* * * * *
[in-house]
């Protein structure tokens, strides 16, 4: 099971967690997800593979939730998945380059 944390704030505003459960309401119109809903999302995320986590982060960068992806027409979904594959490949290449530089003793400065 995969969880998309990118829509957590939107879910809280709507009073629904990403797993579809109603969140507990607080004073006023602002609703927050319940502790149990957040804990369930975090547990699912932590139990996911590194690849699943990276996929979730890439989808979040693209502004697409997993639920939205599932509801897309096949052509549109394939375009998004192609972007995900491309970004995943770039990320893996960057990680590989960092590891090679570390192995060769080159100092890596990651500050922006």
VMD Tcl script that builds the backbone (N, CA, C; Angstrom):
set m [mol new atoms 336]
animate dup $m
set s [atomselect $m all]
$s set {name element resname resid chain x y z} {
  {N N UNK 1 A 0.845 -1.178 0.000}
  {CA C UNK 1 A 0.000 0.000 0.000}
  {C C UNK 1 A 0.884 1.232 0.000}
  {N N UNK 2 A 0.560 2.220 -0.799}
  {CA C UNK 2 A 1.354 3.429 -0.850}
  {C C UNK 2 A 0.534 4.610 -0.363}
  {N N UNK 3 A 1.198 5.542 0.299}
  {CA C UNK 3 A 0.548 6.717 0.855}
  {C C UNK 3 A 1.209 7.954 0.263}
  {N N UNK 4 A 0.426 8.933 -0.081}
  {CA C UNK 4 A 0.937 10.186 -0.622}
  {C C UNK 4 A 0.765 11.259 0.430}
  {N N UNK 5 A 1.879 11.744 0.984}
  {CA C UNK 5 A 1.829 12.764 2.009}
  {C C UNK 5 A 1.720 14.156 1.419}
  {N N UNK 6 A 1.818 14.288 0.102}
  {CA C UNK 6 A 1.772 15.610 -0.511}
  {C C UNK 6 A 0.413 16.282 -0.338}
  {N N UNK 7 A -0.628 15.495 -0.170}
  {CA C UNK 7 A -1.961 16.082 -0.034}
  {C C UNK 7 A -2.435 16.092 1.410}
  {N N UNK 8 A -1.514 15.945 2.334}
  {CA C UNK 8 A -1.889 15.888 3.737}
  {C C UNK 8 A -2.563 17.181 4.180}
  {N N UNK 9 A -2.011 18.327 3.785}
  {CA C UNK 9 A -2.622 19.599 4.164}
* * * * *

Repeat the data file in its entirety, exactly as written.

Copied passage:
[in-house]
């Protein structure tokens, strides 16, 4: 099971967690997800593979939730998945380059 944390704030505003459960309401119109809903999302995320986590982060960068992806027409979904594959490949290449530089003793400065 995969969880998309990118829509957590939107879910809280709507009073629904990403797993579809109603969140507990607080004073006023602002609703927050319940502790149990957040804990369930975090547990699912932590139990996911590194690849699943990276996929979730890439989808979040693209502004697409997993639920939205599932509801897309096949052509549109394939375009998004192609972007995900491309970004995943770039990320893996960057990680590989960092590891090679570390192995060769080159100092890596990651500050922006």
VMD Tcl script that builds the backbone (N, CA, C; Angstrom):
set m [mol new atoms 336]
animate dup $m
set s [atomselect $m all]
$s set {name element resname resid chain x y z} {
  {N N UNK 1 A 0.845 -1.178 0.000}
  {CA C UNK 1 A 0.000 0.000 0.000}
  {C C UNK 1 A 0.884 1.232 0.000}
  {N N UNK 2 A 0.560 2.220 -0.799}
  {CA C UNK 2 A 1.354 3.429 -0.850}
  {C C UNK 2 A 0.534 4.610 -0.363}
  {N N UNK 3 A 1.198 5.542 0.299}
  {CA C UNK 3 A 0.548 6.717 0.855}
  {C C UNK 3 A 1.209 7.954 0.263}
  {N N UNK 4 A 0.426 8.933 -0.081}
  {CA C UNK 4 A 0.937 10.186 -0.622}
  {C C UNK 4 A 0.765 11.259 0.430}
  {N N UNK 5 A 1.879 11.744 0.984}
  {CA C UNK 5 A 1.829 12.764 2.009}
  {C C UNK 5 A 1.720 14.156 1.419}
  {N N UNK 6 A 1.818 14.288 0.102}
  {CA C UNK 6 A 1.772 15.610 -0.511}
  {C C UNK 6 A 0.413 16.282 -0.338}
  {N N UNK 7 A -0.628 15.495 -0.170}
  {CA C UNK 7 A -1.961 16.082 -0.034}
  {C C UNK 7 A -2.435 16.092 1.410}
  {N N UNK 8 A -1.514 15.945 2.334}
  {CA C UNK 8 A -1.889 15.888 3.737}
  {C C UNK 8 A -2.563 17.181 4.180}
  {N N UNK 9 A -2.011 18.327 3.785}
  {CA C UNK 9 A -2.622 19.599 4.164}